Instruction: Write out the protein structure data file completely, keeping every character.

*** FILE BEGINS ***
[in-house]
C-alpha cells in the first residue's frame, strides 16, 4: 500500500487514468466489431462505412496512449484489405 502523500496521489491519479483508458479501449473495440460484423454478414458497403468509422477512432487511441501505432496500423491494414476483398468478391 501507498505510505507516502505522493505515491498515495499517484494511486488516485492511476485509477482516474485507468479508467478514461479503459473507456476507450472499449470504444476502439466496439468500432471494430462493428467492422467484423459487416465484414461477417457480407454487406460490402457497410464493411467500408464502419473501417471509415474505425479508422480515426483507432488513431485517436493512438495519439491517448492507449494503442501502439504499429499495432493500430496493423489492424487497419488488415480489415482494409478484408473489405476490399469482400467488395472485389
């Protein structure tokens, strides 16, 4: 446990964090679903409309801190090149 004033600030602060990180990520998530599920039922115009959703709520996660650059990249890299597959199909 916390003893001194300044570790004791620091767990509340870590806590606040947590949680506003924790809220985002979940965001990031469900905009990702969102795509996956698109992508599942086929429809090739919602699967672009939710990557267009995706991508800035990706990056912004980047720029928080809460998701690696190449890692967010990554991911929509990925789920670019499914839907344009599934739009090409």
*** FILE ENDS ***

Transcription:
[in-house]
C-alpha cells in the first residue's frame, strides 16, 4: 500500500487514468466489431462505412496512449484489405 502523500496521489491519479483508458479501449473495440460484423454478414458497403468509422477512432487511441501505432496500423491494414476483398468478391 501507498505510505507516502505522493505515491498515495499517484494511486488516485492511476485509477482516474485507468479508467478514461479503459473507456476507450472499449470504444476502439466496439468500432471494430462493428467492422467484423459487416465484414461477417457480407454487406460490402457497410464493411467500408464502419473501417471509415474505425479508422480515426483507432488513431485517436493512438495519439491517448492507449494503442501502439504499429499495432493500430496493423489492424487497419488488415480489415482494409478484408473489405476490399469482400467488395472485389
């Protein structure tokens, strides 16, 4: 446990964090679903409309801190090149 004033600030602060990180990520998530599920039922115009959703709520996660650059990249890299597959199909 916390003893001194300044570790004791620091767990509340870590806590606040947590949680506003924790809220985002979940965001990031469900905009990702969102795509996956698109992508599942086929429809090739919602699967672009939710990557267009995706991508800035990706990056912004980047720029928080809460998701690696190449890692967010990554991911929509990925789920670019499914839907344009599934739009090409």